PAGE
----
As covered by Road and Track, a vast majority of VW Group cars all ended up wearing the same sized tires, specifically 195/65 R15. This was the company's most common wheel and tire fitment from the early 90s onward. Like so many trends in the VW Group, this was the brainchild of Ferdinand Piech.
It all started back in the 1980s. At the time, Piech was the CEO of Audi, and the company was working on the development of the Audi 100, known as the Audi 5000 in the US. The higher-spec models used 195/70 R15 tires, the same as used by Mercedes on its own luxury sedans. The size offered low drag thanks to the narrow width, but still offered enough contact patch for good handling, and a good load rating.
Piech realized that Audi had an opportunity to make serious savings. If it eliminated the 14" wheels from its lower-spec models, and standardized on 15" wheels instead, it would be ordering far more tires than its competitors at BMW and Mercedes. This would allow it to negotiate more favorable terms with suppliers thanks to economies of scale. Piech took on the procurement project himself. The end result was that the new 15-inch wheel and tire packages ended up coming in at a 15% saving compared to the previous 14-inch setup. The 15-inch wheels were quickly rolled out across the range, barring the Audi A8 and the company's sports models.
The trend started as a result of Piech's stint as CEO of Audi. YouTube/B Sport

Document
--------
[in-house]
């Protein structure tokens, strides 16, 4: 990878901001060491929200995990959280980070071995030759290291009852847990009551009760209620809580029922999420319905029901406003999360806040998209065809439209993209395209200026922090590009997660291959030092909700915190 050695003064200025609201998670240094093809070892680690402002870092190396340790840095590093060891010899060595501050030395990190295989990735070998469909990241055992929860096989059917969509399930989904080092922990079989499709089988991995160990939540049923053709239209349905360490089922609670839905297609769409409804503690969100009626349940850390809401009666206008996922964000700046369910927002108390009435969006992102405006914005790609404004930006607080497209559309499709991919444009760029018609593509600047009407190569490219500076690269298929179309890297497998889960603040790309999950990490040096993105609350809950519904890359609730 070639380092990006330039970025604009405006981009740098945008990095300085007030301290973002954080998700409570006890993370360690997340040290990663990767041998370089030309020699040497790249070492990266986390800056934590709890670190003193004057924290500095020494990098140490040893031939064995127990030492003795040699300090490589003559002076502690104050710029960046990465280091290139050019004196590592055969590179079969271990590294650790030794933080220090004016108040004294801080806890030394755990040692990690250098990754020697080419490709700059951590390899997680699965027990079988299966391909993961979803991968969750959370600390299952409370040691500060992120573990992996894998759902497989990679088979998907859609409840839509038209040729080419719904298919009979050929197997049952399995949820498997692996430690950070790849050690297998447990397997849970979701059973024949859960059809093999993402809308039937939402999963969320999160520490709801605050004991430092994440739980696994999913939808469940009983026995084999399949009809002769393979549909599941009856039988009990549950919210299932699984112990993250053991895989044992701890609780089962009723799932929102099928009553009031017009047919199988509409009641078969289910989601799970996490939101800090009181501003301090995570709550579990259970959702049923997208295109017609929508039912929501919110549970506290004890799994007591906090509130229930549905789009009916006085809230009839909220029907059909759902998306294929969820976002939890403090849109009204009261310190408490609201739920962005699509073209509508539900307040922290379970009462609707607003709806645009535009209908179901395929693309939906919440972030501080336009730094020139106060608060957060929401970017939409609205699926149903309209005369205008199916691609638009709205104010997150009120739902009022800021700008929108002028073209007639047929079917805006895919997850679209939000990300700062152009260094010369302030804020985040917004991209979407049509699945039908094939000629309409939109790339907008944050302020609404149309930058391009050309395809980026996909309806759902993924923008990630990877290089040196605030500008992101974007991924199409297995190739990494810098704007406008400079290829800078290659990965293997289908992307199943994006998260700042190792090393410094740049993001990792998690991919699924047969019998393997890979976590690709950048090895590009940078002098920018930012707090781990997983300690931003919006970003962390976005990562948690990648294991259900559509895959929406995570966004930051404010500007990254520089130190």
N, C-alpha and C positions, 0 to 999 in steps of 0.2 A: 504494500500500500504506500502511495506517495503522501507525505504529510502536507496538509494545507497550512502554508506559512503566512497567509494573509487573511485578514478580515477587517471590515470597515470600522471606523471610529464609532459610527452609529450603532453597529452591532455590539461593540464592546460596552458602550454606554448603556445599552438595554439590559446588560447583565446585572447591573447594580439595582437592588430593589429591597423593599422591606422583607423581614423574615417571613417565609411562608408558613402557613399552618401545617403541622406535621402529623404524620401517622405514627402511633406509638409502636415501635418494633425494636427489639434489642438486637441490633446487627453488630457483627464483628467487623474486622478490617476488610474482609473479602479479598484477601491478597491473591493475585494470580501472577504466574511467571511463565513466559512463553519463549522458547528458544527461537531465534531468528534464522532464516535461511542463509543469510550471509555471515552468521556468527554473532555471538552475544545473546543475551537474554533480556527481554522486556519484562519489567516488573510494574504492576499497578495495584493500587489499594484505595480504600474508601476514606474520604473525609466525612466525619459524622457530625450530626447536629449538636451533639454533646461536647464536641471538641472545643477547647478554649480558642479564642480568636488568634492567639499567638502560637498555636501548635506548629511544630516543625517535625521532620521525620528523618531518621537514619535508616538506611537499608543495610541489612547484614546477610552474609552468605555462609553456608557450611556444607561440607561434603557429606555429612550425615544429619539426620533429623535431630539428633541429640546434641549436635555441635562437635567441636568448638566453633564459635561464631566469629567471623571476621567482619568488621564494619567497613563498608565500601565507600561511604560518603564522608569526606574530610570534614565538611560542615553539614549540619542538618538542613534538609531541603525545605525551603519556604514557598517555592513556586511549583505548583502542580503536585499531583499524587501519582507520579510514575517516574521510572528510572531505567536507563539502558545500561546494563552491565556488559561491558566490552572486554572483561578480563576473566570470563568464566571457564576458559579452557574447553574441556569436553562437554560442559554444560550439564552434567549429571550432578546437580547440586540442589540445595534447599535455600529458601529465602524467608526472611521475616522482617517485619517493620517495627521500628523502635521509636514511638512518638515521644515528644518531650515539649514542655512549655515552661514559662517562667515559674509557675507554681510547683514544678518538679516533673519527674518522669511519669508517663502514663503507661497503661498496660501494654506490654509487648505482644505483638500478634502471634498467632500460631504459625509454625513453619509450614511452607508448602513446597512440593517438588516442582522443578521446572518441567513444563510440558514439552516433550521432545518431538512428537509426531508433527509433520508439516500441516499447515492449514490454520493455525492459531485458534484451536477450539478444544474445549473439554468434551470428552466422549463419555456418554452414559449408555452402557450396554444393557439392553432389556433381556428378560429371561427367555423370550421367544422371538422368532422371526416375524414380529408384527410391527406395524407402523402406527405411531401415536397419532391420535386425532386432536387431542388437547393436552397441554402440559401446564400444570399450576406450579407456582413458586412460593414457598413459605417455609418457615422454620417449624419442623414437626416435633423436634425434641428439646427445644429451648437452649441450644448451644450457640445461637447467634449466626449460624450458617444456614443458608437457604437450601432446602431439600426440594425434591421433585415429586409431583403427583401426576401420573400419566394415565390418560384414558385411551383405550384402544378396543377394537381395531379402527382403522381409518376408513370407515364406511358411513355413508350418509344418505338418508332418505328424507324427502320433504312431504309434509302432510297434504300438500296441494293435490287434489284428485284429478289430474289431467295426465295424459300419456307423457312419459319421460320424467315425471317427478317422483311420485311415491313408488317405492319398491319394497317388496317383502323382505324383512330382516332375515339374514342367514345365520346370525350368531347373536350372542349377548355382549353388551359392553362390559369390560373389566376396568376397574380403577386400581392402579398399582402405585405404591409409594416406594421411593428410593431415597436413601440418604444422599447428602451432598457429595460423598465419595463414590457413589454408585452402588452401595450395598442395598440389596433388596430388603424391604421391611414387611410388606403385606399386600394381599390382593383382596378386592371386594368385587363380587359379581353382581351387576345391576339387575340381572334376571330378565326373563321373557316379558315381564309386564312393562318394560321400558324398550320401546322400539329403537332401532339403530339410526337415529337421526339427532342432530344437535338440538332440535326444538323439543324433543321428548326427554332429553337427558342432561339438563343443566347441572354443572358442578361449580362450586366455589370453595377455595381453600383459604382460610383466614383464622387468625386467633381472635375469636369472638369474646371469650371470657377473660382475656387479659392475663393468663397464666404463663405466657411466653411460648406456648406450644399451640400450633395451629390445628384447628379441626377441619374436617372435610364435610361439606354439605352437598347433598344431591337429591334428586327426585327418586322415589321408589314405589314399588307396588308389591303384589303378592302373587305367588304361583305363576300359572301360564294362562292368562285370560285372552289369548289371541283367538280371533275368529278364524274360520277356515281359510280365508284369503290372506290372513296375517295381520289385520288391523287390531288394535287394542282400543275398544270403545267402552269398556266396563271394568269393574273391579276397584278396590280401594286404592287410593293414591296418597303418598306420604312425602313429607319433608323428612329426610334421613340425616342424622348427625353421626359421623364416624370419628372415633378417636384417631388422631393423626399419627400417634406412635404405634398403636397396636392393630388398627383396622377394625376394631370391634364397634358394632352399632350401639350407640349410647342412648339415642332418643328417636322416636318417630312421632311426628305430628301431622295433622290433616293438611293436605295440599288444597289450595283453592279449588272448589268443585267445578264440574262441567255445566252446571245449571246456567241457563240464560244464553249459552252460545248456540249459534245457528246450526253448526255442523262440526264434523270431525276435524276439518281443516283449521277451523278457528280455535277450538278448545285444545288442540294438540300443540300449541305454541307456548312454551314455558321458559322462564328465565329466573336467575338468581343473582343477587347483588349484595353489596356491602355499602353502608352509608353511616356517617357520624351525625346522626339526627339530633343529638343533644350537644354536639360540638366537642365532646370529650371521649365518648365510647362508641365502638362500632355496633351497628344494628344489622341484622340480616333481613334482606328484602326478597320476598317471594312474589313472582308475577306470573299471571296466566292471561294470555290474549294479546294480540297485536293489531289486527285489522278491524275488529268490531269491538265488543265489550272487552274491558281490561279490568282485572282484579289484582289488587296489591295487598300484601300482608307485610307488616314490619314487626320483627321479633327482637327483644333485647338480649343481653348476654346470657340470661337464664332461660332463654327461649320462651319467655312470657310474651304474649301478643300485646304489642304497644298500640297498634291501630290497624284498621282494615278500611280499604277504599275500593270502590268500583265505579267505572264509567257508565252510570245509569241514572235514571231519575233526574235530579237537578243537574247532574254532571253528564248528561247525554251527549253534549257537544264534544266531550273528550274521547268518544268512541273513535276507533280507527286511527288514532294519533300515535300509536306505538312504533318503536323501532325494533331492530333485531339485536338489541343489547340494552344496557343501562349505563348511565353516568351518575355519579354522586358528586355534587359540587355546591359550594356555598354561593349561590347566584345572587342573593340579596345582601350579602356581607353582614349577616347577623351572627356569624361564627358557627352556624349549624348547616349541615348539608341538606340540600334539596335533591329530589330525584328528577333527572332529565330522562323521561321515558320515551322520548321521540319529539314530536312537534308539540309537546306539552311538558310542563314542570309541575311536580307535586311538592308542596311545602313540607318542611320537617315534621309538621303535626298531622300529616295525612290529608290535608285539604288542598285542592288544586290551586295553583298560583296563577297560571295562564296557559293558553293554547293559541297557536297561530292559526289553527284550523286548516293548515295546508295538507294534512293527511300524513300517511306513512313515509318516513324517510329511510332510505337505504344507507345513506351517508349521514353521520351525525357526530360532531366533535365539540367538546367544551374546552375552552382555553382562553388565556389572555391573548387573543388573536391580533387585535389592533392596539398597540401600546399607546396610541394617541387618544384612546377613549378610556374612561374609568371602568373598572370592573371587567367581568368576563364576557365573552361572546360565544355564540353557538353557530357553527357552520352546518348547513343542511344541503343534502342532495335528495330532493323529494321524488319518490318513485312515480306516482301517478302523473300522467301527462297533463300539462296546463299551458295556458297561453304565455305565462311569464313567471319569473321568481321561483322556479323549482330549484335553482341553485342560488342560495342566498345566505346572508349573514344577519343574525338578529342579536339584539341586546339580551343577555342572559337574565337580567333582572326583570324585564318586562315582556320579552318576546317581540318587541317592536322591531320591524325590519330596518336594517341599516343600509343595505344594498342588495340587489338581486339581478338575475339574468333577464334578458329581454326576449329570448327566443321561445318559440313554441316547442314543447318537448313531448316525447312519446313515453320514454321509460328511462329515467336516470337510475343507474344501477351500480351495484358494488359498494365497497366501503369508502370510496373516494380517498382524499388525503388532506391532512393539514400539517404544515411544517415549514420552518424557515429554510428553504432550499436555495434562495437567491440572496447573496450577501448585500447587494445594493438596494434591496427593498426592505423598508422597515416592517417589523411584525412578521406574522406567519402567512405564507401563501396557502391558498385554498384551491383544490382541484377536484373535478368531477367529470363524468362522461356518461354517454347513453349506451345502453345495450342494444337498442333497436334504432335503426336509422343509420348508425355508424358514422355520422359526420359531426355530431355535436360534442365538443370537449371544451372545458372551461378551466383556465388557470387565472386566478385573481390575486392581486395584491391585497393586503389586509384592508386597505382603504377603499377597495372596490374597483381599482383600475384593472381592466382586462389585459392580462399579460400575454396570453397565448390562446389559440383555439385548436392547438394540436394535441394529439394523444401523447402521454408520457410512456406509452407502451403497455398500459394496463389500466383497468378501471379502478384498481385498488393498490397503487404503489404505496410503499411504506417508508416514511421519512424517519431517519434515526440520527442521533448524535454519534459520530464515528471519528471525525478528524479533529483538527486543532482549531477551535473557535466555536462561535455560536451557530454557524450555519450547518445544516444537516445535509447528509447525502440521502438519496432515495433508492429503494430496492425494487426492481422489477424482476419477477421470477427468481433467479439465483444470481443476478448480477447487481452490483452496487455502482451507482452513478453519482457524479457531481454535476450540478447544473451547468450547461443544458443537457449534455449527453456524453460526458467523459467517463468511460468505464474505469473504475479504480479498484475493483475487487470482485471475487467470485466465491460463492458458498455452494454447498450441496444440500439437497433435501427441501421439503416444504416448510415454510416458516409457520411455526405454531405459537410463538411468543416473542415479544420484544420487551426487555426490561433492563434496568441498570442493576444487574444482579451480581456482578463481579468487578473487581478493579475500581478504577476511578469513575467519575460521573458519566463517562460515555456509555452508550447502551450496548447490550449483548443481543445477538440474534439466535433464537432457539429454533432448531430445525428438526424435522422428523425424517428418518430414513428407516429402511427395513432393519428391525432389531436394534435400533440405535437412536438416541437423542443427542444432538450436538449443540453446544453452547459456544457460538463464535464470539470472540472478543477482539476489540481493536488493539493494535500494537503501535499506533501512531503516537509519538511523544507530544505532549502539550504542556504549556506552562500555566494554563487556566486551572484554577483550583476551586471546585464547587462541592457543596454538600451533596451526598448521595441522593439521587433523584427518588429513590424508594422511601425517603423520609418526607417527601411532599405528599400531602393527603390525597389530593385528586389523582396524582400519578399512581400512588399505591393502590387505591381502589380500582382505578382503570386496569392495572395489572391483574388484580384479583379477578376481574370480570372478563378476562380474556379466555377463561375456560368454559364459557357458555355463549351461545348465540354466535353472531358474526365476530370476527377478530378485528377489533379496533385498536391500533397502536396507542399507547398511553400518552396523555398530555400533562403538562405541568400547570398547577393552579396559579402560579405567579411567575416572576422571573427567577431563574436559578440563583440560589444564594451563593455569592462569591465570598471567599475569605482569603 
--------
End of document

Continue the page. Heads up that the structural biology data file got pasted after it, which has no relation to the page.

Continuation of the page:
Piech's star continued to rise, and he went on to become the CEO of the broader Volkswagen Group. He quickly instituted a similar policy across the company's many brands. The 195/65 R15 tire size was selected for improved handling over the 195/70 R15, thanks to a slightly-lower sidewall. It was quickly rolled out across VW's own cars, as well as the Audi, Seat, and Skoda ranges as well. With so many brands all ordering the same tires, VW had huge leverage with suppliers, allowing it to drive costs down ever further.
Today, there isn't as much standardization across the VW range. Wheel sizes have trended up across the industry, and there's more variation, too. However, Piech's basic concept still rings true, and the principles of savings via standardization is still something that VW uses to great effect to this day.
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